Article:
Humboldt Fellow as of August 2021
Overview of my Research Project:
Crystal symmetry and magnetism are the two important tools to tailor material properties, especially in topological materials. Magnetic topological insulators (MTIs) are mainly narrow band gap semiconductor which combine magnetic order and non-trivial band topology together. Thus, it is necessary to understand how topological properties are affected by structural imperfections, such as the presence of atoms with a nonzero magnetic moment to make practical devices based on TIs. In contrast to their nonmagnetic counterparts, MTIs have some of the surfaces gapped which allow for a variety of exotic phenomena with potential applications in spintronics such as the quantum anomalous Hall effect (QAHE), topological axion insulating states, Majorana modes etc. So far, magnetic topological insulators have only been created by means of doping nonmagnetic topological insulators with 3d ferromagnets. However, the fabrication, measurement, and property optimization of those devices are quite challenging, restricting the observation of important phenomena to low temperatures or high magnetic field which limit the use of these materials for practical applications. Hence, searching for intrinsic and stoichiometric MTIs with less rigid constraints are urgently needed to realize exotic quantum phenomenon experimentally. In this scenario, intrinsic antiferromagnetic (AFM) topological insulators (TIs) with a 2-invariant, offer a fertile ground for the exploration of such exotic quantum phenomena. However, the research on AFM TIs is still in its infancy.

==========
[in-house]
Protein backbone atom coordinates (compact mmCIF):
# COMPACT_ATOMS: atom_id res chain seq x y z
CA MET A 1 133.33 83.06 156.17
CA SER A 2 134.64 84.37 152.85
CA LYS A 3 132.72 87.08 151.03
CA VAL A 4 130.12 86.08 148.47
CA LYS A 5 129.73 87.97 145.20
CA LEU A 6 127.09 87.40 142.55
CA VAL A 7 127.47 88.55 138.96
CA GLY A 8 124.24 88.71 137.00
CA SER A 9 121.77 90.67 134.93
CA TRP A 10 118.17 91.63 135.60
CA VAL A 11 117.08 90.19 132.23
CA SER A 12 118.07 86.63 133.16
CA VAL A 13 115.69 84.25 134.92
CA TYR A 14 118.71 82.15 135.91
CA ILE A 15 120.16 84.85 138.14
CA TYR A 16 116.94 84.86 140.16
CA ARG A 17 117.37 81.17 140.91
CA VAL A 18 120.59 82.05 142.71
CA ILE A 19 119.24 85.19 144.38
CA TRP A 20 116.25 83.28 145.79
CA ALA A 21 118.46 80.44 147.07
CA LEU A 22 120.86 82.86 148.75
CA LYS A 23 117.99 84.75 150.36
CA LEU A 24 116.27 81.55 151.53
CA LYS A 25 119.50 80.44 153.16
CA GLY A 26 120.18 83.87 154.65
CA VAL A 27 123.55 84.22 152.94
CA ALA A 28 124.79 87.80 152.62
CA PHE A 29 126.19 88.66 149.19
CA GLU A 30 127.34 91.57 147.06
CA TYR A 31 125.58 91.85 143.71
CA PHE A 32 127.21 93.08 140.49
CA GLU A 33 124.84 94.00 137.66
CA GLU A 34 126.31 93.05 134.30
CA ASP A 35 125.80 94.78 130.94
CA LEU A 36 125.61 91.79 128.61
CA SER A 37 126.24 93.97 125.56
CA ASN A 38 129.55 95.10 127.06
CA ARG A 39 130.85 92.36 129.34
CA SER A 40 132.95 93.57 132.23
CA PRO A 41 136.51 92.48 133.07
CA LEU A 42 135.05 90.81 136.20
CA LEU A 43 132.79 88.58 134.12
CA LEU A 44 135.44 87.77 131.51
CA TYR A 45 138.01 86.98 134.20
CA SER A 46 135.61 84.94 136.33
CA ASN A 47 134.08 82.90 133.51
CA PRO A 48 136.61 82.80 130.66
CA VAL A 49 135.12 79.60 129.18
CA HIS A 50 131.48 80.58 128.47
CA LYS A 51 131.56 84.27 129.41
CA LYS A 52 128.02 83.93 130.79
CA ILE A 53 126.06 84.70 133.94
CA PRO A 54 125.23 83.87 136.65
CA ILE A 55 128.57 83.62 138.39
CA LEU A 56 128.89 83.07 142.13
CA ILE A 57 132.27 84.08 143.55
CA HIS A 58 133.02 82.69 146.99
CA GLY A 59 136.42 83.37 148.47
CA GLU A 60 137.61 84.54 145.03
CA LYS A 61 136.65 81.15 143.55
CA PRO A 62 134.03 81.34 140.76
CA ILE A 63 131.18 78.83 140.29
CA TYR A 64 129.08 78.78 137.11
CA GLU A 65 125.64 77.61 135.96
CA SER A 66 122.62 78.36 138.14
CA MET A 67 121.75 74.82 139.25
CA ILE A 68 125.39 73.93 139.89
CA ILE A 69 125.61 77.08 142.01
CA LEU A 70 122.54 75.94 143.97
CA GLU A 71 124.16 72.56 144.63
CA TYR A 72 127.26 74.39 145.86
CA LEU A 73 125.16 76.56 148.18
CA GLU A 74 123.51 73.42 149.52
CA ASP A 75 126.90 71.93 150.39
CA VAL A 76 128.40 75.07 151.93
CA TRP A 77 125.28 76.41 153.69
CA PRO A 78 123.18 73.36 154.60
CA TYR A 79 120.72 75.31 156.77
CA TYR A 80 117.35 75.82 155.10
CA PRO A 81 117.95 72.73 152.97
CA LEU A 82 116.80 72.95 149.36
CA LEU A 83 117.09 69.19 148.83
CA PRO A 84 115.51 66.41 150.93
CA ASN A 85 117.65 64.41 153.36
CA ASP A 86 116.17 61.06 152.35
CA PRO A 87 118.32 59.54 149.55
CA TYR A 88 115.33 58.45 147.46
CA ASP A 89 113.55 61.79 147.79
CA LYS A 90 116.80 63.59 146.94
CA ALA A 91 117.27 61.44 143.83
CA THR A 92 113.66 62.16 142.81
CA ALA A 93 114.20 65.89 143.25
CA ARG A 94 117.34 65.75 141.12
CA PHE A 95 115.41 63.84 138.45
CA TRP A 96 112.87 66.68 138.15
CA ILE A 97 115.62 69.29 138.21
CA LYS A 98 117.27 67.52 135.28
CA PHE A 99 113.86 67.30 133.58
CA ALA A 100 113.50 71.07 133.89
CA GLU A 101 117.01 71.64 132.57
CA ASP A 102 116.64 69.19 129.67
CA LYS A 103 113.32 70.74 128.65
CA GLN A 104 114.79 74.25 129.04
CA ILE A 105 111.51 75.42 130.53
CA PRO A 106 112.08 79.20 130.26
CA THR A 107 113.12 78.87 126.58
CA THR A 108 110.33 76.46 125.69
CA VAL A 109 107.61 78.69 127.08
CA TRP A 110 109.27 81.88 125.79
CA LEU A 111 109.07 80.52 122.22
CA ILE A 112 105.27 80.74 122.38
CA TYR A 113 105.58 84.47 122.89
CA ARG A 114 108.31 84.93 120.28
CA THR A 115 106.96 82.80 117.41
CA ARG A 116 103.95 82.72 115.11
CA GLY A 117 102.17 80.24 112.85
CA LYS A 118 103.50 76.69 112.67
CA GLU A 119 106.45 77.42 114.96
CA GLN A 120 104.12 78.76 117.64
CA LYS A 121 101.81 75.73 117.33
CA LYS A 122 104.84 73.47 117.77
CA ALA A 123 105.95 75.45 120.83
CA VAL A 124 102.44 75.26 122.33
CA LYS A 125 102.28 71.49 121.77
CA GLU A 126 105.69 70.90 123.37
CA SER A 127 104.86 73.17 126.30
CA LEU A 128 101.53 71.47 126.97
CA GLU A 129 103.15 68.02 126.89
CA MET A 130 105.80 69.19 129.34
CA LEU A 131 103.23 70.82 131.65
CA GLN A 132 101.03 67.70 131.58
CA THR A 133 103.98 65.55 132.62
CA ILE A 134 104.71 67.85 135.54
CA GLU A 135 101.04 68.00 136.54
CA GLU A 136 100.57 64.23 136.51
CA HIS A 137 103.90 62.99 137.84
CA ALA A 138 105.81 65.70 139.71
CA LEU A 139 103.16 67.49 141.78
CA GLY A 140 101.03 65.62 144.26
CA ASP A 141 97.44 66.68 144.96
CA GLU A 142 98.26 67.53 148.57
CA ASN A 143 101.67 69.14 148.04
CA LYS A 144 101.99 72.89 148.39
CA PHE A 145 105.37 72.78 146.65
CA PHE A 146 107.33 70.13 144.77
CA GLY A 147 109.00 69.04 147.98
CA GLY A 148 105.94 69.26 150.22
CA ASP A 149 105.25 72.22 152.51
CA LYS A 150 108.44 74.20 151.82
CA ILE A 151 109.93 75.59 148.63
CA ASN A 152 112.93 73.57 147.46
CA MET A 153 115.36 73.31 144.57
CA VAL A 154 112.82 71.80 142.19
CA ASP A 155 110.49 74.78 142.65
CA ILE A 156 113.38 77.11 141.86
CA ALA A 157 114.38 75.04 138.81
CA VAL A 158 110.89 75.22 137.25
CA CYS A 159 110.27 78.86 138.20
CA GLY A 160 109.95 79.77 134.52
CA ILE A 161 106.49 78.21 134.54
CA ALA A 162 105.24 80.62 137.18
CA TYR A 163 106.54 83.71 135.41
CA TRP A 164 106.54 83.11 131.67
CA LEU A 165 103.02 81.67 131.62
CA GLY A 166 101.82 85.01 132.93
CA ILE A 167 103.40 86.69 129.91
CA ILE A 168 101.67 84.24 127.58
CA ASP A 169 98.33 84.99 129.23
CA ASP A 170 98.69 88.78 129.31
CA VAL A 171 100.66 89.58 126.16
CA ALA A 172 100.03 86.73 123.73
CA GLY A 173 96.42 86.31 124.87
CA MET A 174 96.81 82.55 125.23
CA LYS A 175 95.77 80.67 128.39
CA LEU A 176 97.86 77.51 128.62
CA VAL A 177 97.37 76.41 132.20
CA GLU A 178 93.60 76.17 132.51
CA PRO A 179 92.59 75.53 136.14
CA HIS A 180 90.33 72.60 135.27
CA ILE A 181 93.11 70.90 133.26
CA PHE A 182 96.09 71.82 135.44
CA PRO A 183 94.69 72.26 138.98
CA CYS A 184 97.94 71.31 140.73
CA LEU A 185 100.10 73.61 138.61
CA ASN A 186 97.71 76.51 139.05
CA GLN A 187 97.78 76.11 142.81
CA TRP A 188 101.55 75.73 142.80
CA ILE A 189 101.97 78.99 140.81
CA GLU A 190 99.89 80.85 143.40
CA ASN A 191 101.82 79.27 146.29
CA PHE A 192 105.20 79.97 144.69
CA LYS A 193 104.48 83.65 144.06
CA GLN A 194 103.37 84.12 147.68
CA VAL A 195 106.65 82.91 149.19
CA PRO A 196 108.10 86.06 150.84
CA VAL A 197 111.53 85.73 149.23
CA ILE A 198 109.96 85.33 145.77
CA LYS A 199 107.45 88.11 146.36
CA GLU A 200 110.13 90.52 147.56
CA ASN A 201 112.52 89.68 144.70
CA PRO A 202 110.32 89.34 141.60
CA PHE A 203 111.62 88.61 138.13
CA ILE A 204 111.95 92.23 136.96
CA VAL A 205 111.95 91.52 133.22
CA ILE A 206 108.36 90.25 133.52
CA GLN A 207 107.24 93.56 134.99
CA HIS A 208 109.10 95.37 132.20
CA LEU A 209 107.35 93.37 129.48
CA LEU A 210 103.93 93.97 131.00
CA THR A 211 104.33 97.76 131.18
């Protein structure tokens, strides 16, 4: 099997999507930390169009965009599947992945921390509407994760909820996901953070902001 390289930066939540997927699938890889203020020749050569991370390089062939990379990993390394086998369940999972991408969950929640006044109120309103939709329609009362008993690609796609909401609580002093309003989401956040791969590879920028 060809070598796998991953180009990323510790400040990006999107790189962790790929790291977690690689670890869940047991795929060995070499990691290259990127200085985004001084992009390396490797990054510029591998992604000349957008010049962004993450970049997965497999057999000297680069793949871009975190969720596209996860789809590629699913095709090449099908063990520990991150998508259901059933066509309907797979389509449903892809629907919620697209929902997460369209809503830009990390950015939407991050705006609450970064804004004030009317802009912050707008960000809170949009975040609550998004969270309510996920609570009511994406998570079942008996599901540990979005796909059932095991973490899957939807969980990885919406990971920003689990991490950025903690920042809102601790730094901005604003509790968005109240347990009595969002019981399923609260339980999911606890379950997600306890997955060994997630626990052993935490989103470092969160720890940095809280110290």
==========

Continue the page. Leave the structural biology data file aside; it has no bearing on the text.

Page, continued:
As an awardee of prestigious Alexander von Humboldt fellowship, my research work is focused on the investigations of magnetic and transport properties of antiferromagnetic topological insulators. Synthesizing novel intrinsic magnetic topological materials in which magnetism and topology natively coexist, becomes a key research topic to future applications. Further, more experimental, and systematic research on antiferromagnetic topological insulators is required to discover novel fundamental physics as well as making new quantum devices. The materials will be synthesized in the single crystalline form followed by thin flakes devices. Temperature and magnetic field dependent electrical and thermal transport property measurement will be performed in Prof. Claudia Felser group at the Max Planck Institute for Chemical Physics of Solids in Dresden. Her group is an outstanding combination of synthesis, characterizations, measurements of inorganic solids and understanding of the electronic structures via theoretical calculations. Moreover, the group’s excellent scientific expertise in solid-state chemistry and physics offers a sound basis for executing my proposed research project.